Far north Queensland

Trip Start Jan 13, 2010
Trip End Mar 10, 2010

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Flag of Australia  , Queensland,
Friday, March 5, 2010

We were back in the heat! And now humidity!  We were in the tropics.

Our first destination from the airport was downtown Cairns, to eat lunch at a restaurant part owned by the son of a friend of Mitzi's back in Lichfield. Although open air, the many ceiling fans and breezes kept us comfortable. The food was very tasty and well presented, cooked by the son, and served by amiable staff.

Port Douglas is an easy drive up Captain Cook highway from Cairns. Views of the azure Coral Sea begin to appear as you drive north. Our motel wins the trip prize for the best name. Comfortable and spacious (and air conditioned), and under new ownership since my booking, it was a quiet spot located just outside downtown.

After exploring the beautiful, almost deserted beach and Mitzi putting her toes in the Coral Sea for the first time, we lounged in the pool at the motel. Swimming in the Coral Sea is limited to carefully screened off areas because of the risk of very painful stings from jelly fish which swarm in these waters. There are stations at the beach where vinegar is available which helps relieve the pain of the sting.

Next day we were off to Cape Tribulation. We booked a small group tour (there were 5 of us in total). Our activities included kayaking in the Coral Sea, a walk in the jungle, a swim in a jungle pool, and a boat trip on the Daintree River looking for crocodiles.

The kayaking was super, we will do more, the walk was strangely lacking in wild life but we did see a lizard close up, the swim in a cool river pool was refreshing but hard on the feet, and we did see two crocodiles hidden among the mangroves. We also ate delicious tropical fruit which we had never seen before, the mangosteen (tastes a bit like lychee), and Rambutan (also known as a hairy strawberry). We even saw a cassowary in the wild!

Although not usually fans of zoos, we had visited a nature reserve in Port Douglas previously which, of its kind, was very good and did a great job of presenting the native animals in as close to a natural environment as is possible. We went again and it was even better than 7 years previously. You are able to see many of the famous animals of Australia who ordinarily you would be very lucky to see in the wild and, of course, the conditions are excellent for photographs.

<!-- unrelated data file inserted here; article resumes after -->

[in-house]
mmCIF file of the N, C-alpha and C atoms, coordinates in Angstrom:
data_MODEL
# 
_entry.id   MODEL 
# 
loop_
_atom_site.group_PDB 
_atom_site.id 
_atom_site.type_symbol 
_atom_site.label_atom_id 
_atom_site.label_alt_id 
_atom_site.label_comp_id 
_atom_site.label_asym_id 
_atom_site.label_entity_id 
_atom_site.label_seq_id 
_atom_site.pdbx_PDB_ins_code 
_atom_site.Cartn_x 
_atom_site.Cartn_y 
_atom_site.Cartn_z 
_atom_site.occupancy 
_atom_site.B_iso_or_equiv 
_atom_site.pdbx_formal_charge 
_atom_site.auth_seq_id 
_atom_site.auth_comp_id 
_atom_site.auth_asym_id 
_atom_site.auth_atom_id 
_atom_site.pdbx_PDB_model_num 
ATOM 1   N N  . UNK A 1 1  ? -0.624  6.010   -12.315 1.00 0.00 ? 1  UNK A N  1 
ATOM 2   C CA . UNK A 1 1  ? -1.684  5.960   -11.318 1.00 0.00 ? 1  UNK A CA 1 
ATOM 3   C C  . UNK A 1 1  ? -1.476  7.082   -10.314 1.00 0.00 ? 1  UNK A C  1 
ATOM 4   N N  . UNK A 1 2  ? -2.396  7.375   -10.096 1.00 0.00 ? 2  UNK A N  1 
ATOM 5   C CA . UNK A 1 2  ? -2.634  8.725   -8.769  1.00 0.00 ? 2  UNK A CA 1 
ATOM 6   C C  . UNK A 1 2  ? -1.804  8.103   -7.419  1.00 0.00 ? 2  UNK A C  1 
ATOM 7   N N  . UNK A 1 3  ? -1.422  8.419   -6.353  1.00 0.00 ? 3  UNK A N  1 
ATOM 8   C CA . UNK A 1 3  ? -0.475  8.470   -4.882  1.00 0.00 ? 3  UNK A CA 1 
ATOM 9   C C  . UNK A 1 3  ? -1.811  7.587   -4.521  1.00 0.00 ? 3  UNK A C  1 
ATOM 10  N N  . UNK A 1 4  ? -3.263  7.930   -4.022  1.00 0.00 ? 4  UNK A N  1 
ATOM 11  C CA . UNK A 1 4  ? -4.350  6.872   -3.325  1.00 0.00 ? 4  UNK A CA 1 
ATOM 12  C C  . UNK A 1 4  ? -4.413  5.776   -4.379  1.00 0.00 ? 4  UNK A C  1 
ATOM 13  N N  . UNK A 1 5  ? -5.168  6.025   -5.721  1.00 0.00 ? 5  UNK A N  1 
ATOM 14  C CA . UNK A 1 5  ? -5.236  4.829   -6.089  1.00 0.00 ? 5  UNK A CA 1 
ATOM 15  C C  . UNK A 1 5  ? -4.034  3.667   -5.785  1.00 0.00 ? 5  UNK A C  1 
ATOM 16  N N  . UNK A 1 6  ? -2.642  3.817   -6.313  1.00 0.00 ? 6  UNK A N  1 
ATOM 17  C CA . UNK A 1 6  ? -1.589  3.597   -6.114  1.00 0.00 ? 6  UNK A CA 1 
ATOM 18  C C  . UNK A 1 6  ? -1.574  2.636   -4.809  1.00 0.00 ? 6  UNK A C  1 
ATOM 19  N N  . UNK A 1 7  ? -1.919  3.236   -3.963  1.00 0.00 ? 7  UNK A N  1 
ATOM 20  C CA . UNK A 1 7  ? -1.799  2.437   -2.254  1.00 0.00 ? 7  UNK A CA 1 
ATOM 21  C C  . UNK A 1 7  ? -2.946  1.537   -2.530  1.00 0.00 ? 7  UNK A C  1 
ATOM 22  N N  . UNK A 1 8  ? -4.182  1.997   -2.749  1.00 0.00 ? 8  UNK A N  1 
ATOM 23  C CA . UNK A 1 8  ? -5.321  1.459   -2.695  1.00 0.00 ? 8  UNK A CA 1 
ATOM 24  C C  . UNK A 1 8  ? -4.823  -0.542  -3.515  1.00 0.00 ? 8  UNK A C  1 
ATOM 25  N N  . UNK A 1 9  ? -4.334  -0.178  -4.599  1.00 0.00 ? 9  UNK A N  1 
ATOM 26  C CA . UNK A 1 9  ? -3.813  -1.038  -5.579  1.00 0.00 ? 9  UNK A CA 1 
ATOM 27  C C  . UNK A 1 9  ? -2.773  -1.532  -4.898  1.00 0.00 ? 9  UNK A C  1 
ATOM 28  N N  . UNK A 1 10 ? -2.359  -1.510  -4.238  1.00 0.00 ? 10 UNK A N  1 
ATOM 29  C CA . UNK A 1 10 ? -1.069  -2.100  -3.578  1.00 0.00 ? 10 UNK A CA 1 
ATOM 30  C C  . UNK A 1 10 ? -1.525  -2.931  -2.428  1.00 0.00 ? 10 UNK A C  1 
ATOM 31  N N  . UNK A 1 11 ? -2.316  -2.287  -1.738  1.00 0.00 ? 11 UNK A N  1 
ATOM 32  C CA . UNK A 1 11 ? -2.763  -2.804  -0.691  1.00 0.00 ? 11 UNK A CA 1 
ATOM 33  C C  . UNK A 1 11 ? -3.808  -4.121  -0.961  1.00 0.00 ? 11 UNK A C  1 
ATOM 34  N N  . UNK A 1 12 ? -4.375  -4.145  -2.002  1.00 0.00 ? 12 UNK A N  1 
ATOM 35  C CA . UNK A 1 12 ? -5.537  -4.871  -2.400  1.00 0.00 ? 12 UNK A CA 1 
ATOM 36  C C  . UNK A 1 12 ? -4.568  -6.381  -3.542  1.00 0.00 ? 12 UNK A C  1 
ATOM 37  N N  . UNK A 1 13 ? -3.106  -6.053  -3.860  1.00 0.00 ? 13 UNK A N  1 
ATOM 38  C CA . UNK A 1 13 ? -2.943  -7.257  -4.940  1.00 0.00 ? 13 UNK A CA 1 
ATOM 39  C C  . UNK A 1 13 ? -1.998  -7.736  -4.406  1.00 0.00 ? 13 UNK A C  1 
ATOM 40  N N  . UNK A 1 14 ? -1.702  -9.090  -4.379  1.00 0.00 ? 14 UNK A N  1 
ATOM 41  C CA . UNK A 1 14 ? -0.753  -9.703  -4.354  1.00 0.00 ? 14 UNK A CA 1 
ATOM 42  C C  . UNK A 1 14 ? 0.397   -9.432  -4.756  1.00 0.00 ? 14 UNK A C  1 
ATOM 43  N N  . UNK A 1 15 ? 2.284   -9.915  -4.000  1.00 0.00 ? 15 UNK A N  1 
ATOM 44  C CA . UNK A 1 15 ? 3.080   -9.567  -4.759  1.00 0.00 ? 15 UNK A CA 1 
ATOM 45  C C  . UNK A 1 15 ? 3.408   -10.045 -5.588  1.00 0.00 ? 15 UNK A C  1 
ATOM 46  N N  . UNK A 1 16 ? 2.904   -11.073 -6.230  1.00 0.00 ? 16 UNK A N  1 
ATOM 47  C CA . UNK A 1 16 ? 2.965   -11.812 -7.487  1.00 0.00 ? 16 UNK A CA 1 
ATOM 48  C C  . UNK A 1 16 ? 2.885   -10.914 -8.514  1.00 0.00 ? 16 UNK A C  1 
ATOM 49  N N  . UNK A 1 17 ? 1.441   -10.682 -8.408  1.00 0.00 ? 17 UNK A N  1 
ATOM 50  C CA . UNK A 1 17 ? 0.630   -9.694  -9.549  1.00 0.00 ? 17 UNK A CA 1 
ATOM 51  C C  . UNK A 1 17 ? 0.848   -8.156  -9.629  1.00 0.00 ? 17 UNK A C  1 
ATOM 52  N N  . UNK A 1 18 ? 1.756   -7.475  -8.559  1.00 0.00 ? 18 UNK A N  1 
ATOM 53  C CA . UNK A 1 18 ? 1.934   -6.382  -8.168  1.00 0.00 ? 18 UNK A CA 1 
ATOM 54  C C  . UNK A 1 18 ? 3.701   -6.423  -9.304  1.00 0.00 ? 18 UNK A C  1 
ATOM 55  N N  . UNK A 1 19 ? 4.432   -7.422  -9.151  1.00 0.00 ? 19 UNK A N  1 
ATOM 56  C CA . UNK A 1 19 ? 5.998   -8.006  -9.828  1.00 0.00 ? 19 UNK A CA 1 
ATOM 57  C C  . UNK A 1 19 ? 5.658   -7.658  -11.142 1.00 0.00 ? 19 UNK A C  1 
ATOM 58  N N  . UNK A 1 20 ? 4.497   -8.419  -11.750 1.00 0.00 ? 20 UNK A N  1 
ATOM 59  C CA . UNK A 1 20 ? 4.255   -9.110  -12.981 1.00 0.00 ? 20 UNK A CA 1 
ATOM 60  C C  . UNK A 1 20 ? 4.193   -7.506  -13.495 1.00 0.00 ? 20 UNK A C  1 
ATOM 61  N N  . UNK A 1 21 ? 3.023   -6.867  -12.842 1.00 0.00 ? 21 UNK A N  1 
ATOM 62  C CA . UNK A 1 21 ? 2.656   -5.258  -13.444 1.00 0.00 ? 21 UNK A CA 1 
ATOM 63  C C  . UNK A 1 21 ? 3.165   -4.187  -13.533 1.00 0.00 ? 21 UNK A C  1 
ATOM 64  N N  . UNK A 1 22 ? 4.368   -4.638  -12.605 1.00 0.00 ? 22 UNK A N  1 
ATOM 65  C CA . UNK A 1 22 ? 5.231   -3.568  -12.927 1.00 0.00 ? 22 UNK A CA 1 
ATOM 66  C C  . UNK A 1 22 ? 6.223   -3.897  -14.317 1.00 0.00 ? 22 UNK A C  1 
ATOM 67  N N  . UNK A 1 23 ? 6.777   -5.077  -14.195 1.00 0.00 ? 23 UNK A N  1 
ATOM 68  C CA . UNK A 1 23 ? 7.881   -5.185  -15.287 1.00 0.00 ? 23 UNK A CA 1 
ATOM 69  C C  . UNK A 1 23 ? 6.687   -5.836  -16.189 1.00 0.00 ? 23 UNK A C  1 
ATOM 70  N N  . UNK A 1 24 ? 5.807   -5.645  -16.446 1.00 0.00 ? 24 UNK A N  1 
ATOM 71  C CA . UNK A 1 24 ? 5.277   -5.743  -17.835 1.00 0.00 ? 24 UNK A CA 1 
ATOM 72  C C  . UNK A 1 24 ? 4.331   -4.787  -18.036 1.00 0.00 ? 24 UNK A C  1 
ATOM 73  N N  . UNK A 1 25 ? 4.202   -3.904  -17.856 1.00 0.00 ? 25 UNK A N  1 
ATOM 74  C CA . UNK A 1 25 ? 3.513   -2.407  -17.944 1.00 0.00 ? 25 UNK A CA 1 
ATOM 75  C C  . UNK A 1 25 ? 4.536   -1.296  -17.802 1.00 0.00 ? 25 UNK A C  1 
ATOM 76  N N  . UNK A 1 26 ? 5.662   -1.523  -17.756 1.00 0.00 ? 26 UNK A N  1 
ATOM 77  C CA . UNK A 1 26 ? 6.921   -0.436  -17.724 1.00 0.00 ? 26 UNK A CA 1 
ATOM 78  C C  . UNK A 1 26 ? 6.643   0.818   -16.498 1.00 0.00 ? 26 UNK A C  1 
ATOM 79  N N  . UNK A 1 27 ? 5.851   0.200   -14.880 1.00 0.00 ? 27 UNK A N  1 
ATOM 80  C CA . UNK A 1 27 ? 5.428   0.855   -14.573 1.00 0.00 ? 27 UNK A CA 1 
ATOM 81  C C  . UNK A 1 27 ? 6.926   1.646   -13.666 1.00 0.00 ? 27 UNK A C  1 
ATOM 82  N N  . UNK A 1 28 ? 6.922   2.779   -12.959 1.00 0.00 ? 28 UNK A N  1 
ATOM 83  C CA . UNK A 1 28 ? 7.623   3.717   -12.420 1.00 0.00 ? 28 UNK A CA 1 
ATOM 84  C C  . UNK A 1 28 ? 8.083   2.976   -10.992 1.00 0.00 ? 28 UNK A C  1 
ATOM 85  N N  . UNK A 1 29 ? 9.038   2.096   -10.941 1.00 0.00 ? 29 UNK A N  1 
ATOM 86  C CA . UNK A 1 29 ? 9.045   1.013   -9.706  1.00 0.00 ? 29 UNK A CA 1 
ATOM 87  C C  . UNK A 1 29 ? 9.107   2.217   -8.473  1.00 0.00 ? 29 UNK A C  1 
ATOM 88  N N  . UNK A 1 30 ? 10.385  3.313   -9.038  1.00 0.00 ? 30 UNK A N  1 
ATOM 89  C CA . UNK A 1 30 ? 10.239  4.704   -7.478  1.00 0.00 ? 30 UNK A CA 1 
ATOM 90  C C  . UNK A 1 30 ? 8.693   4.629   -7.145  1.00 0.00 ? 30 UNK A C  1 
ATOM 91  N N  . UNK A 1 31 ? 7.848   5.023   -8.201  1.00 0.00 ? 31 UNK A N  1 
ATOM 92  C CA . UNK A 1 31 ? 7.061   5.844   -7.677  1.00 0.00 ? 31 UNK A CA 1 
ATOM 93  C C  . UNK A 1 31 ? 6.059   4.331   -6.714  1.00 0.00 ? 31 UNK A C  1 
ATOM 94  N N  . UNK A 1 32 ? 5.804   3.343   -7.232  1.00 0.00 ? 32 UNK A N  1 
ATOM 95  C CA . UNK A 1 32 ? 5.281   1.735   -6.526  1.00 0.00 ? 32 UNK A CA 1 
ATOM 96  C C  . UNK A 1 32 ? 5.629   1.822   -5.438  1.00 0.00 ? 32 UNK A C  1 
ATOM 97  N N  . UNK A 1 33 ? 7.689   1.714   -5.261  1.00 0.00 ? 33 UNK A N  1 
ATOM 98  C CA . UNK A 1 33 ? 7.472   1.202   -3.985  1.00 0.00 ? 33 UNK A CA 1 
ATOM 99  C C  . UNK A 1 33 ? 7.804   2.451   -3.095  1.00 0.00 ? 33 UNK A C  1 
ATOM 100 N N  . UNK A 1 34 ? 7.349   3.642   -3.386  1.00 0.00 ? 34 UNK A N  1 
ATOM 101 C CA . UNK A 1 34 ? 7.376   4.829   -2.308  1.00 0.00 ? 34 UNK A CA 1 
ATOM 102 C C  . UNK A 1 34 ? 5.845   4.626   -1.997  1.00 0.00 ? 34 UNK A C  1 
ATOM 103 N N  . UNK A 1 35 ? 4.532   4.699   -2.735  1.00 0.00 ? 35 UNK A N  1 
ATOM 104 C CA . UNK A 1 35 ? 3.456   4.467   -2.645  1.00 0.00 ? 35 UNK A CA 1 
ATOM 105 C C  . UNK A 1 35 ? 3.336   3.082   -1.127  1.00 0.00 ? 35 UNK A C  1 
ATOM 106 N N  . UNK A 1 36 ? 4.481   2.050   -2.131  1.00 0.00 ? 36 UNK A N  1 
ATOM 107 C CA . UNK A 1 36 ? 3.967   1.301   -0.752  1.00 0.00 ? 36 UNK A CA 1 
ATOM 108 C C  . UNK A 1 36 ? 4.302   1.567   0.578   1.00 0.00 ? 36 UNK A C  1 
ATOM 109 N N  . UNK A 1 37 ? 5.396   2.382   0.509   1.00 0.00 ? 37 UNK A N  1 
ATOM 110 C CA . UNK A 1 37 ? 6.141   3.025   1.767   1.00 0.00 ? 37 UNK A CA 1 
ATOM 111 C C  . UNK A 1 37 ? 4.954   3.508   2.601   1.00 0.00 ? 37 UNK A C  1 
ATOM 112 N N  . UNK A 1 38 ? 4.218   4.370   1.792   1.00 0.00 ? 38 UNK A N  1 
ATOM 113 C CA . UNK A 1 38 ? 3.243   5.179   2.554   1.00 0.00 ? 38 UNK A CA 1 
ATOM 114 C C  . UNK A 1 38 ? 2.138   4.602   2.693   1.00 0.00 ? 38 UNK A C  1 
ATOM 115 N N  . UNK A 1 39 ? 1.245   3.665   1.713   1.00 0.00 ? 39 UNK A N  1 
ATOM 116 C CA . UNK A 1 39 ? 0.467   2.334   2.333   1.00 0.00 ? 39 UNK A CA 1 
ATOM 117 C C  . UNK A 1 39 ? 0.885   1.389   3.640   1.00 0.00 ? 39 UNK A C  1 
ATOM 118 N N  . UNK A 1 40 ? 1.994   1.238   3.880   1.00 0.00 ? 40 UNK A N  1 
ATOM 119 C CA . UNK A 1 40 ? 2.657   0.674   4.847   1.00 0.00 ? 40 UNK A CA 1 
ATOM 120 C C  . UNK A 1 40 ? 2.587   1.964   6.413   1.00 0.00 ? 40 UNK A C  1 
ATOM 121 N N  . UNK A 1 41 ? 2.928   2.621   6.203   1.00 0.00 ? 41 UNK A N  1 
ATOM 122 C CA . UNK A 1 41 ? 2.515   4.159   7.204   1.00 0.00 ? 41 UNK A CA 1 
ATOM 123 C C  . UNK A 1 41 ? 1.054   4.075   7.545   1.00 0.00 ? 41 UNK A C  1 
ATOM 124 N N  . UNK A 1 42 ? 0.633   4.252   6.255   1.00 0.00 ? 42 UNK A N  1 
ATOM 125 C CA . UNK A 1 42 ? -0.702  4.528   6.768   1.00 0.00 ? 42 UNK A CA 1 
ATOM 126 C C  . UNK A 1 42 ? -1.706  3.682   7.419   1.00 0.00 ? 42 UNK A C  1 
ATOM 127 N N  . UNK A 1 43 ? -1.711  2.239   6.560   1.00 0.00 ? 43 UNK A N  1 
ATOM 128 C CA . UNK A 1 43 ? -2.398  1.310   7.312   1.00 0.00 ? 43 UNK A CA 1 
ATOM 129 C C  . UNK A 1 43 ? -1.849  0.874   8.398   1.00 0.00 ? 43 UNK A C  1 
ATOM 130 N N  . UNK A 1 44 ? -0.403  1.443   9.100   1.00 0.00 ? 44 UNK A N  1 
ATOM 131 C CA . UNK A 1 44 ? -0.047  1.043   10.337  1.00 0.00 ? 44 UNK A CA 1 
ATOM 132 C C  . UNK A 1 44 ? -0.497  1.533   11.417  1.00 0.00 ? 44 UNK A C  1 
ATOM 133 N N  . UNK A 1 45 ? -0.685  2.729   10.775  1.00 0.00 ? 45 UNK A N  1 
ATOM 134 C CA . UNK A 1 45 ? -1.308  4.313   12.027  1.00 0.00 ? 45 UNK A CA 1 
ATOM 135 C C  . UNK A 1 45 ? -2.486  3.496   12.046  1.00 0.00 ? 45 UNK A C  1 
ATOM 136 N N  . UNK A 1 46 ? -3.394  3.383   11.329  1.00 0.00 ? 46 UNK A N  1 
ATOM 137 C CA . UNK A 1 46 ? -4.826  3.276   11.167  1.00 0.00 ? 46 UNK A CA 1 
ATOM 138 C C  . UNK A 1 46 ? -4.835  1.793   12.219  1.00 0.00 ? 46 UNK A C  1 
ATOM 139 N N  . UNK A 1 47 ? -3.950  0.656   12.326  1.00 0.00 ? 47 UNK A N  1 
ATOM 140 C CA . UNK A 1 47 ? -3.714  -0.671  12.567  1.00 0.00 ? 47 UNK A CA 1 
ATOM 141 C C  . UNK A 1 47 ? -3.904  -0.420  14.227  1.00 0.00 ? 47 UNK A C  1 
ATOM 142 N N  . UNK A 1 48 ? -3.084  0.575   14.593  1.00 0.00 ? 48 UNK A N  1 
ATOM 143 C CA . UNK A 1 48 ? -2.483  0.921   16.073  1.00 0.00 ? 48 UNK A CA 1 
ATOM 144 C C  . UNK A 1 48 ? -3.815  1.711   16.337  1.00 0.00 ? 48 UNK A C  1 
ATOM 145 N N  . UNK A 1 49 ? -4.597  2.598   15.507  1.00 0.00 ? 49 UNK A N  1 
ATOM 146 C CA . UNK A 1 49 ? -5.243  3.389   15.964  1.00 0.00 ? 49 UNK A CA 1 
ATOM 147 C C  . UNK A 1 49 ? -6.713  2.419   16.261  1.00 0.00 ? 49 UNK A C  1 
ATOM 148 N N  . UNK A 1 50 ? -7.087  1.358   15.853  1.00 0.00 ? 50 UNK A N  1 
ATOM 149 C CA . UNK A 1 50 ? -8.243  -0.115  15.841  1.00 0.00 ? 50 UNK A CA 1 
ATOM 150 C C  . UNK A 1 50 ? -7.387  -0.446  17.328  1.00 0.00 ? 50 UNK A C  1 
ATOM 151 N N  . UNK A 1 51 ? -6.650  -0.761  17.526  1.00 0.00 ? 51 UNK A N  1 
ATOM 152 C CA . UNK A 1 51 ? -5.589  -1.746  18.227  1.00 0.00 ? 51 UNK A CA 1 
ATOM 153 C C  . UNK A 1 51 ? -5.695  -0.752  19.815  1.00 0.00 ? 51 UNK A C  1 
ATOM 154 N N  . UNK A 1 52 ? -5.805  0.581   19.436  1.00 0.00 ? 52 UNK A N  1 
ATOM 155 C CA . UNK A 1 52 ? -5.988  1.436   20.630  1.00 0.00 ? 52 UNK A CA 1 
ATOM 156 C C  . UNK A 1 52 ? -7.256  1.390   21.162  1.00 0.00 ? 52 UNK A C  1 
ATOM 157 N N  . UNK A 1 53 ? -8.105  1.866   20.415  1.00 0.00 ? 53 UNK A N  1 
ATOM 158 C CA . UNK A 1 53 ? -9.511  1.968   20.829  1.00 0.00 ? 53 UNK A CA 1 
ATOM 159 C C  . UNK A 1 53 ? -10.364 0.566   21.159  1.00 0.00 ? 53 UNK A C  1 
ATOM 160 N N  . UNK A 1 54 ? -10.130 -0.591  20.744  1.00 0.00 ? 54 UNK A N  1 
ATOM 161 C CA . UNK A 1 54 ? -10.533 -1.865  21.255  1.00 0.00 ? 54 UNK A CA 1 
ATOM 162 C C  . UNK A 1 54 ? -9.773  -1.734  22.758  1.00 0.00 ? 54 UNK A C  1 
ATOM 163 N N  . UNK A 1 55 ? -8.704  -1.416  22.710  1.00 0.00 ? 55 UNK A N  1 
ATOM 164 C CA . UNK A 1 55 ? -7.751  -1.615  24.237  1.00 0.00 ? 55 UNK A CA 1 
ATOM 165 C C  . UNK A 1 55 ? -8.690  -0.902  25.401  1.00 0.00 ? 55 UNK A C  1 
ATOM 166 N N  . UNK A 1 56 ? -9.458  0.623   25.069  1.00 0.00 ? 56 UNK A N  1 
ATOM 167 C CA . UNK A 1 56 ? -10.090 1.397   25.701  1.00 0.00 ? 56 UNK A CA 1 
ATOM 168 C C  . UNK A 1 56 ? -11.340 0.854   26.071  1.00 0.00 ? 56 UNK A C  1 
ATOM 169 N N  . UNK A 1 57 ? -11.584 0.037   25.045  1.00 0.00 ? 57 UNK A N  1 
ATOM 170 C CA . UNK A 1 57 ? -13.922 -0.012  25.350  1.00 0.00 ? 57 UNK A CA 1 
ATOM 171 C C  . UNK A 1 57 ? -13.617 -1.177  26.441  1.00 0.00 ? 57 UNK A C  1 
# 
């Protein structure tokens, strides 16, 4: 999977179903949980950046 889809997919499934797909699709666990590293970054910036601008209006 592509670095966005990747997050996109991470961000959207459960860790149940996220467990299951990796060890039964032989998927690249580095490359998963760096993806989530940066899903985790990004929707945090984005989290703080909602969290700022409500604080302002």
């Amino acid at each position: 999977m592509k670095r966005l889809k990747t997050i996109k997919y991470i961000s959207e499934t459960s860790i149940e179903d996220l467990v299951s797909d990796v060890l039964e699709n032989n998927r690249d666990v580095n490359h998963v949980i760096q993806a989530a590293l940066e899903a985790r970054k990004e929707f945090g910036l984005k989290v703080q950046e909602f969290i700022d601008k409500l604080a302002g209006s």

We took the opportunity to rest up after a hectic few days and attempted to catch up with the blog (not a complete success).

The heat and humidity also contributed to our lack of energy combined with a certain languor brought on by the knowledge that our odyssey was soon to end. It was a nice change to take it easy and reflect on the journey we had enjoyed for nearly two months.

Coming in to Sydney on our flight from Cairns the weather was bright and sunny and Joan was able to take some remarkable shots of Sydney showing the opera house and bridge and the surrounding city.

We had booked a last night dinner in a French bistro. We were strangely subdued as we contemplated the next day's return to normality.

It was perhaps appropriate that the rain was falling heavily as our plane departed Sydney on its way to Los Angeles.

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thorn on

awesome awesome trip--your combined skills of description and photography just tale me there...

silvia on

Just great!!

ruth on

I'll miss these, John! I knew you were alive and well on a regular basis and that you were still after Rick Steve's job.

Duncan on

Odyssey is the right word, John. A memorable, inspiring journey.

We went to Devon last week ... er, it doesn't really compare! :-D

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